Got a call from a group of neighbors...

Discussion in 'General Parenting' started by HMBgal, Aug 3, 2016.

  1. HMBgal

    HMBgal Active Member

    And they shared their concern about my grandson taking his little nook tablet down to the neighborhood park, finding an unpassworded wifi connection and...wait for it...showing the neighbor kids porn. Oh dear G_d, can the Earth just swallow me up now? The parents could have gone to the police, but instead, three families banded together to have a spokesperson call us and tell us. We've lived in this neighborhood for 40 years and raised our children here. And now this. I'm so embarrassed.

    I thought he was getting to be more trustworthy, finally getting over his anxiety enough to go out into our neighborhood and make friends. And then this. I don't even know what to do or think. I'm horrified at what he's done to the other children. Not that he's curious about sex, he's 10. But that he's such a social mess that he needed acceptance so bad that he thought this was the way to do it.

    I'm not even sure what to do next. I'm so disappointed in his lack of judgment, and I feel like if I even tried to make an appointment to take him to Kaiser to talk to someone, they'll just put him on another drug. He is well-known to them for his anxiety, ADHD, failure to have success in the groups they've recommended he attend, and apparently he's used up his one-to-one therapy time. I'm at a loss.
  2. GoingNorth

    GoingNorth Crazy Cat Lady

    First of all, at 10, he shouldn't be playing with any type of computer, including tablets and smartphones,unsupervised, and most certainly should not be allowed access to the 'net without adult supervision.

    Under no circumstances should he be allowed to take a device out with him to play. The porn might have been nothing more than normal curiousity combined with wanting to win over friends.

    Your job is to keep his little hands off electronics. He's too young and doesn't have the judgement and impulse control needed to be able to use the internet responsibly. Keeping him away from this stuff is for his safety as well as for your peace of mind and to avoid embarrassment with the neighbors and their kids.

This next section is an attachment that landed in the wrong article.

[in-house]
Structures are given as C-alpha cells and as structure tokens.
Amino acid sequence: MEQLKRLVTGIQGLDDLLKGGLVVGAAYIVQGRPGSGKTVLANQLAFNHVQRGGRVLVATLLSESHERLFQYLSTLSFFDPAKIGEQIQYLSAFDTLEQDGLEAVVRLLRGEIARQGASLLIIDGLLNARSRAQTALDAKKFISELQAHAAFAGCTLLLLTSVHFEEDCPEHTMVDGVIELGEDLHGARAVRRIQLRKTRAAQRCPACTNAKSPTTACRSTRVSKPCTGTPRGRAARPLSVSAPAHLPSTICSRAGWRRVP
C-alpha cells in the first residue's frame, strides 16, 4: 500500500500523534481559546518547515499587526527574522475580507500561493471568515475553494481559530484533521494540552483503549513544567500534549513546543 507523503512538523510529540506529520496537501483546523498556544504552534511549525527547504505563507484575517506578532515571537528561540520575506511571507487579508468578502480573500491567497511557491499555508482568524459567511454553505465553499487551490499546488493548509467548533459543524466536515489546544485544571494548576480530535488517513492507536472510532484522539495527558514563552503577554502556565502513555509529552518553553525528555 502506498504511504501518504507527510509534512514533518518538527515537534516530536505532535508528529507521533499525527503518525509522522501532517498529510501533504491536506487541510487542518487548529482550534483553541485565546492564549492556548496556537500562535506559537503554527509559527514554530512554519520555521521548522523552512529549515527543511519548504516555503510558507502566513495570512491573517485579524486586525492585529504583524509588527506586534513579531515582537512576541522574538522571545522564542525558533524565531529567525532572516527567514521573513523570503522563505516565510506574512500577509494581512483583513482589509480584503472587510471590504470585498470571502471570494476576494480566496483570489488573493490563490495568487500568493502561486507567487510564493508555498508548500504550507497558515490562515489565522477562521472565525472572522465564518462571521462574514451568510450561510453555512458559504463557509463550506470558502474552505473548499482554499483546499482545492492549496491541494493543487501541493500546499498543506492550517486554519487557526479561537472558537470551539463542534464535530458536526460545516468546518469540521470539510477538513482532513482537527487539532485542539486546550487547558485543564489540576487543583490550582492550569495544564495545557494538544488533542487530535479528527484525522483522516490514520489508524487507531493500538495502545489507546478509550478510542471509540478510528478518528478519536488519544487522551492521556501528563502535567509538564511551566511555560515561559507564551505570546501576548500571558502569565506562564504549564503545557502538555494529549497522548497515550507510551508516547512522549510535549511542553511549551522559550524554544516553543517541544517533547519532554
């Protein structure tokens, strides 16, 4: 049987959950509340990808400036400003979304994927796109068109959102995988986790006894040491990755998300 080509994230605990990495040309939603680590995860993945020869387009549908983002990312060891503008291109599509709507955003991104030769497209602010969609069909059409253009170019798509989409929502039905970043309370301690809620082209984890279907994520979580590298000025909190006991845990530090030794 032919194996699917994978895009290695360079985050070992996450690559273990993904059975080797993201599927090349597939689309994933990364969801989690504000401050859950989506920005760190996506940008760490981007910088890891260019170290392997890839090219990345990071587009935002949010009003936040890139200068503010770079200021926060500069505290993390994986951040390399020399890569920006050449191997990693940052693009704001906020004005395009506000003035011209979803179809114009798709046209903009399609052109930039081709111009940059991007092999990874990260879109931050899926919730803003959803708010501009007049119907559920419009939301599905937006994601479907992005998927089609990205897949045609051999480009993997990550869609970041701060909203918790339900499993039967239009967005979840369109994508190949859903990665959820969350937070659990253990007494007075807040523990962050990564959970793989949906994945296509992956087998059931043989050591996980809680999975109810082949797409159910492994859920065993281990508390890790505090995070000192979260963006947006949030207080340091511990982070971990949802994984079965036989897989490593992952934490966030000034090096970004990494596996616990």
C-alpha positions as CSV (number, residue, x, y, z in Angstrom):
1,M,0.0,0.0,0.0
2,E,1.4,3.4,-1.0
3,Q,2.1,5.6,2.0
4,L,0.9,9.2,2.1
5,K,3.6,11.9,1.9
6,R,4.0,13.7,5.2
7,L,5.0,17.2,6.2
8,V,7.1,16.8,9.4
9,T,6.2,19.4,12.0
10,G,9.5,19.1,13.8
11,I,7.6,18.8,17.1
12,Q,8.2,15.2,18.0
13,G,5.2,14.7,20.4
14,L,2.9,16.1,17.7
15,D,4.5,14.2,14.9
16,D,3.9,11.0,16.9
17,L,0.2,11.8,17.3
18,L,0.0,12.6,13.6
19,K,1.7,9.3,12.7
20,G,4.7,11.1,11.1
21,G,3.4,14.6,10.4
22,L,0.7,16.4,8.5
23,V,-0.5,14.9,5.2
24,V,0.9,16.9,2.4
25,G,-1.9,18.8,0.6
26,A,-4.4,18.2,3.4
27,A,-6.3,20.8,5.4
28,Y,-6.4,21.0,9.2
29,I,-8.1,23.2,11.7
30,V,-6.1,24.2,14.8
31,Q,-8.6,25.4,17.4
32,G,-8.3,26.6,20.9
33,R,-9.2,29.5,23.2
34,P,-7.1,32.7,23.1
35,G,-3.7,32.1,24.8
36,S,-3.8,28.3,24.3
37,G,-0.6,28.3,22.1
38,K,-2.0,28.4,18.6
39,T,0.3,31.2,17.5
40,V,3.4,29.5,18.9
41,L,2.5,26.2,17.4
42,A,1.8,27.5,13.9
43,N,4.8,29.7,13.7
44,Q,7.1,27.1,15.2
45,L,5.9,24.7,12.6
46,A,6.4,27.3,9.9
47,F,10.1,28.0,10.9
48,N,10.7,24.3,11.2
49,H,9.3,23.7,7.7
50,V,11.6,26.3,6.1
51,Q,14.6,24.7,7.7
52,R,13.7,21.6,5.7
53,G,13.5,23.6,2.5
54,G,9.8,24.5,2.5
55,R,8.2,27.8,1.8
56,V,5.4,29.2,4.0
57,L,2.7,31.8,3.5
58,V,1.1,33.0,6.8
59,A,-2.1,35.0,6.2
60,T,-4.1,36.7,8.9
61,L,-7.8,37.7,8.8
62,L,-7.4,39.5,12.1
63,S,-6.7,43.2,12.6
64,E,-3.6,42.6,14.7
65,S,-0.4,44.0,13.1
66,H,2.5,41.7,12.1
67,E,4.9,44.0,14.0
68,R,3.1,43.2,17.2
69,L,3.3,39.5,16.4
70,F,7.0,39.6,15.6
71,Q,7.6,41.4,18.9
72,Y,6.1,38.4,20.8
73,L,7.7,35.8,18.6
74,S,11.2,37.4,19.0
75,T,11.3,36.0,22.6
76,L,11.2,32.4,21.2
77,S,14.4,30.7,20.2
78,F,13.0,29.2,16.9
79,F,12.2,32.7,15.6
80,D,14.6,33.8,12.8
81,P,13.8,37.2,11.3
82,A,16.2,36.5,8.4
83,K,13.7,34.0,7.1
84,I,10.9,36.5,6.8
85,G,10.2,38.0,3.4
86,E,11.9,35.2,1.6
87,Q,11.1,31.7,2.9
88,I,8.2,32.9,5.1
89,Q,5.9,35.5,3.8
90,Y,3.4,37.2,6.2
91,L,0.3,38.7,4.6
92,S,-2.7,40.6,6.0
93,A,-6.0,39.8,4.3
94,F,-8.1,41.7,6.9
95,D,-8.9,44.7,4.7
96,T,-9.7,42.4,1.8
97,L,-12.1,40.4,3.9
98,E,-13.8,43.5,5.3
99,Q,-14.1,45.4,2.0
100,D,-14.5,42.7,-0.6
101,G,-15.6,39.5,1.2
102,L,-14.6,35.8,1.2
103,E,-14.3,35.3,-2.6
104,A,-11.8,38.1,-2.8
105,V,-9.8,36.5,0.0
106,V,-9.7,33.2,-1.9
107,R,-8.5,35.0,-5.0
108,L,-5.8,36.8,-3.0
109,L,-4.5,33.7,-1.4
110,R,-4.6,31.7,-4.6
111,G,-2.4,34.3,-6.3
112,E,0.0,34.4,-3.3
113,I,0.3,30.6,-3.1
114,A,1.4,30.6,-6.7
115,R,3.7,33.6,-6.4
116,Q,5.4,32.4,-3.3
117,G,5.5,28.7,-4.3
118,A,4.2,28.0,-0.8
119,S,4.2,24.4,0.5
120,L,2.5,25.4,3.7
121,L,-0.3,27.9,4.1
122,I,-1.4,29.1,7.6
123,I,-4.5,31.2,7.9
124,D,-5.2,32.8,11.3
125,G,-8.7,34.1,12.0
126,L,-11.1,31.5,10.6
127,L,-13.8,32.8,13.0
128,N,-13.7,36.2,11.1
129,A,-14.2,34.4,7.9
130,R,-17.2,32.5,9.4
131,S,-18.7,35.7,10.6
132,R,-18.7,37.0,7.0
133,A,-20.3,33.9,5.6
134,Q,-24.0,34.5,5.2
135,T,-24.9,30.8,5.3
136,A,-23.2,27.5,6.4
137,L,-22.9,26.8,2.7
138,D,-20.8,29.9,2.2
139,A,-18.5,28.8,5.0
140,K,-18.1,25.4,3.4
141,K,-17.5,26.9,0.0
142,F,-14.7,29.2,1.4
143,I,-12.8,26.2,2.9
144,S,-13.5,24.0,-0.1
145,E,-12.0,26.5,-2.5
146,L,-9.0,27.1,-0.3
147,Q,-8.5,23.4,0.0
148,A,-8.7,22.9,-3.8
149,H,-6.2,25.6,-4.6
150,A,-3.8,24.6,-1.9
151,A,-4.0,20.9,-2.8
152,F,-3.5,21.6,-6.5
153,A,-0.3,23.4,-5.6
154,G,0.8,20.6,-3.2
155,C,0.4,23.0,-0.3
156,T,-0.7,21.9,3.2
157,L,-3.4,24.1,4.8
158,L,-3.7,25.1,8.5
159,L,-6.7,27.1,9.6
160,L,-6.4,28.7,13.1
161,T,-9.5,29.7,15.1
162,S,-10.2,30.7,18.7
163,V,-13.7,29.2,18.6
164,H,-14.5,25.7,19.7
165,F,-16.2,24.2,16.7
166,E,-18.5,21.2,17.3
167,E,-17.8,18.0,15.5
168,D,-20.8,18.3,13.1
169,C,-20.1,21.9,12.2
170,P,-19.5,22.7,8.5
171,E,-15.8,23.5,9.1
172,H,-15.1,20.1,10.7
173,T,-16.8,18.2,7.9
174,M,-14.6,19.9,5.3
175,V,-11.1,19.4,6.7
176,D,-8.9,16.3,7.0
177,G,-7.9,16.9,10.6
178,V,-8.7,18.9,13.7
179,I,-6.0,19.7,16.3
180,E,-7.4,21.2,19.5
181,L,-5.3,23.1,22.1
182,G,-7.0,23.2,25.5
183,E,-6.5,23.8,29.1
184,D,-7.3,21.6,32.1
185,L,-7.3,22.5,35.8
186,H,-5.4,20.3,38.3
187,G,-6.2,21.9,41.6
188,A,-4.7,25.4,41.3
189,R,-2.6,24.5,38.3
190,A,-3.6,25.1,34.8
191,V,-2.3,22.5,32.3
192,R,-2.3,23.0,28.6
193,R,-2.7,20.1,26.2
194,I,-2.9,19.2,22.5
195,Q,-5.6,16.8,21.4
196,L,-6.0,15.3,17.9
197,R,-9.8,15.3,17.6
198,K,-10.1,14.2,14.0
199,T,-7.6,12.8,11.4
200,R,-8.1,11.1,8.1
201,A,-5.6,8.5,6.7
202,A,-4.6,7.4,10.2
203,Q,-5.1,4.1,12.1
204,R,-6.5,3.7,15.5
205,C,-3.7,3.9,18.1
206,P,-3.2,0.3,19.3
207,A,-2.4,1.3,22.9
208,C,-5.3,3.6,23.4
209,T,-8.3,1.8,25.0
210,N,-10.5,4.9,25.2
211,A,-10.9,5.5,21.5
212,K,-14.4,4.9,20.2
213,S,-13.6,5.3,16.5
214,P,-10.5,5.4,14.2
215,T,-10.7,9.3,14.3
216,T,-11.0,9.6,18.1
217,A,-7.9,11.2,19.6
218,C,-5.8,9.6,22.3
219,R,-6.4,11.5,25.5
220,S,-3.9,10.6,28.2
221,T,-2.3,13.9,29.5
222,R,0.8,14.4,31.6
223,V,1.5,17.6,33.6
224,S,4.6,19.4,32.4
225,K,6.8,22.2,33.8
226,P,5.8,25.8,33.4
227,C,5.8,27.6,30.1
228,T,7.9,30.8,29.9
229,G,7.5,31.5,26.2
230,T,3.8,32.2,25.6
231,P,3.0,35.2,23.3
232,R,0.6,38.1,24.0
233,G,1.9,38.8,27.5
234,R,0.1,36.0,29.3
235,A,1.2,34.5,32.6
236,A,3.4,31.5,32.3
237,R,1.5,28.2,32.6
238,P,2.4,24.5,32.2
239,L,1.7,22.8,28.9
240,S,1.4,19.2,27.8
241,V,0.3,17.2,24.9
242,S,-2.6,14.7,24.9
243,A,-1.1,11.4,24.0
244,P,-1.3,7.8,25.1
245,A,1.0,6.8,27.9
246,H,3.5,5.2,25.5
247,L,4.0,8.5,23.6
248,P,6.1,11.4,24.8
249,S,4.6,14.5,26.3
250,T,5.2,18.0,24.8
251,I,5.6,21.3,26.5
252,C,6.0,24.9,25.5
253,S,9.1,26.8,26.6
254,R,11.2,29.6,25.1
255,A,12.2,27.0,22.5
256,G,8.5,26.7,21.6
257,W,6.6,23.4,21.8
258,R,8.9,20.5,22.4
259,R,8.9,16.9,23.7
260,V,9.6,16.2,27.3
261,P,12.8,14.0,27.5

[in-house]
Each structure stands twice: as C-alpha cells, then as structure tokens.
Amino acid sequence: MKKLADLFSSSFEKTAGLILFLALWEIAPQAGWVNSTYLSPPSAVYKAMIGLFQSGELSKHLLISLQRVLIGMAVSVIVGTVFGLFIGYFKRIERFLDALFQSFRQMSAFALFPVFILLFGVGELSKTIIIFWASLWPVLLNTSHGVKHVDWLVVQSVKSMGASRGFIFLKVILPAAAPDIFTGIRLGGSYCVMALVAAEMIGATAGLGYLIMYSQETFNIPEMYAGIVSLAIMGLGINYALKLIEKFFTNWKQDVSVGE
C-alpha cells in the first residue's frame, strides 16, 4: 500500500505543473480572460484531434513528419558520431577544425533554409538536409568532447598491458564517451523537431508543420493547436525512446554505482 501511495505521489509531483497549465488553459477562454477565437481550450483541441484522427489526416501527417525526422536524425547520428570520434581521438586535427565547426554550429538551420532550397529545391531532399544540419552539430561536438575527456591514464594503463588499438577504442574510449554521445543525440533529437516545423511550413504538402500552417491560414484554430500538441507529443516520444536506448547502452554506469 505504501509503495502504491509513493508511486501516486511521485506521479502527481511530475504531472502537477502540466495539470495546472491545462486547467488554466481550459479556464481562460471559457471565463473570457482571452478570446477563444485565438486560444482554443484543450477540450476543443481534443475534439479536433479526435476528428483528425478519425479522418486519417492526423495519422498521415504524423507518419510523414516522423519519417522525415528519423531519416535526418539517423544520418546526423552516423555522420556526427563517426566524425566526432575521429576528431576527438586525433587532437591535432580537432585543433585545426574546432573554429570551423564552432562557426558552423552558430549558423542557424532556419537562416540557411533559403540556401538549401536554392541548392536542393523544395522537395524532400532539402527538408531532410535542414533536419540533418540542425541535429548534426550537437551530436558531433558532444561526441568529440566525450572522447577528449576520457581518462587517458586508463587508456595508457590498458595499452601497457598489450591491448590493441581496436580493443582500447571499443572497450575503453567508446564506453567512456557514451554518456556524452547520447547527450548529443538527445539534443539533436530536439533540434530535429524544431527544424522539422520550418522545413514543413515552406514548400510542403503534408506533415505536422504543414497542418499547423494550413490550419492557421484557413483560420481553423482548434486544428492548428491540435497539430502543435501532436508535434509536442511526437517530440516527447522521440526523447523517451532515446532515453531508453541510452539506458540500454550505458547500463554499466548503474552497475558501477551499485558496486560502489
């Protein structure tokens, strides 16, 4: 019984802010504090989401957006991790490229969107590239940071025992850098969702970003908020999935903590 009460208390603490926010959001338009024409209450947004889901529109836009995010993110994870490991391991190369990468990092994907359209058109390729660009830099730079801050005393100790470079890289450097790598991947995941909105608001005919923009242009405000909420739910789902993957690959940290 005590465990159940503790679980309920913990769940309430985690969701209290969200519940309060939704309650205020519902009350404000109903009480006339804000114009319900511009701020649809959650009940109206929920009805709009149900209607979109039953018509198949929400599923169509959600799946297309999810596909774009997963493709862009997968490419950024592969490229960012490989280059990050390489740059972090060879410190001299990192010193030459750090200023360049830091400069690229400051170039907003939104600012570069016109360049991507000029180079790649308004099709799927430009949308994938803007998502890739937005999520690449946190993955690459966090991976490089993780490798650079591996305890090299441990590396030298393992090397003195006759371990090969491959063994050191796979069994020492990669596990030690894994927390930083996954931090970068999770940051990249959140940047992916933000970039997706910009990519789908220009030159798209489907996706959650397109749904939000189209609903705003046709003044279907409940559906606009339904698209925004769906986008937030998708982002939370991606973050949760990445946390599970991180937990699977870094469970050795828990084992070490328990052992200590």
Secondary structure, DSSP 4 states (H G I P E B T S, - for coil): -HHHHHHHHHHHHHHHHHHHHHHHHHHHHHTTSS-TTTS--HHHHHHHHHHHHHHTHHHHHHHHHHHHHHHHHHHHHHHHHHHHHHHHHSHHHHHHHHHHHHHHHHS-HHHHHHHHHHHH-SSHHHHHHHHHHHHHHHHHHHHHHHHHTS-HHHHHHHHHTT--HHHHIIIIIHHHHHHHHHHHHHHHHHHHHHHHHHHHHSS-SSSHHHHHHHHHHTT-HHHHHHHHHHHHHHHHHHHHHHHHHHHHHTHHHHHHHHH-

So, lock up the electronics and find something else for him to do, preferably something that involves interacting with others.
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  3. HMBgal

    HMBgal Active Member

    He was supposed to be playing pokemon go, and around here, lots of kids play it with their parent's phones. He has had electronics taken away from him and has earned them back, but that ship has sailed. When he uses the tablet in the house, he has to do it at the kitchen table or wherever I can see him. And he's only allowed on YouTube kids. He has access to more than that at school, where the kids are supervised far less on their Chromebooks than here at home. We have had him in day camps most of the summer. And still, he found a way. And of course, interacting appropriately with others is one of his major problems. He's always asking for a phone, which of course would be ridiculous. About 2/3rds of the kids in his class have phones (5th grade? really??) but he knows not even to ask.
  4. GoingNorth

    GoingNorth Crazy Cat Lady

    Does he have access to a phone if he needs to contact you from school or a friend's house? If yes, he doesn't need a phone.

    If no, then get him a Cricket or Kajeet phone set to only dial numbers you pre-select. These phones have no internet or texting capability. They are just basic phones. You can even get ones that don't take pictures, which given young sir's interest in the nude body, is probably a good idea..

    That said, I have a smart phone which I "had" to get last year when my old dumb phone finally died. I actually like it, though I don't take pictures or movies with it, or play games. I have gone on the internet with it and won't unless its desperation.

    I use it as a phone, as an alarm clock, occasionally for chat, and my big extravagance, listening to music over wi=fi when I'm at home. I also like the built in calcuator which has solved my problem of killing calculators every few months.

    At his age, he doesn't need smartphone functionality. I have a kindle fire 7" tablet that I WON from a promotion Amazon was doing I got it about a week ago. It's still sitting on my coffee table waiting for me to set it up. I'm not sure what I need a tablet for, but the price was right.

    One thing you might want to try getting him, if finances allow, is an e-reader with no other functionality. I'm a fan of the Kindle Paperwhite.

    It's still a screen, but it may get him reading, and you can control the account and put books on it for him to read.

    THAT'S a screen he can have with him that won't get him in trouble with his friends' parents or his friends.
  5. mof

    mof Momdidntsignupforthis

    I will sympathize with you. No, my children didn't have phones til they were 15, but that's almost unheard of nowadays. It's basically on the list of school, school does not provide everything they take for granted children have.

    Because of his issues, he will need a chaperone. Fifth grade boys get in all kinds of trouble, mine loved airsoft, never guns, video games etc. He will just need limits when he can do the things he likes. He is apparently to tempted, and he seems to want to be included but doesn't know how.

    Sounds like your doing the best you can. Trust me, those families who made you feel embarrassed, th e y are not perfect. Shame on them for hanging up on you. One of them could have confidentially came to you.

    Keep up the good work of loviing those kids!
  6. mof

    mof Momdidntsignupforthis

    Going north....I love my kindle.....that's what I use for this forum! Have fun with it!
  7. HMBgal

    HMBgal Active Member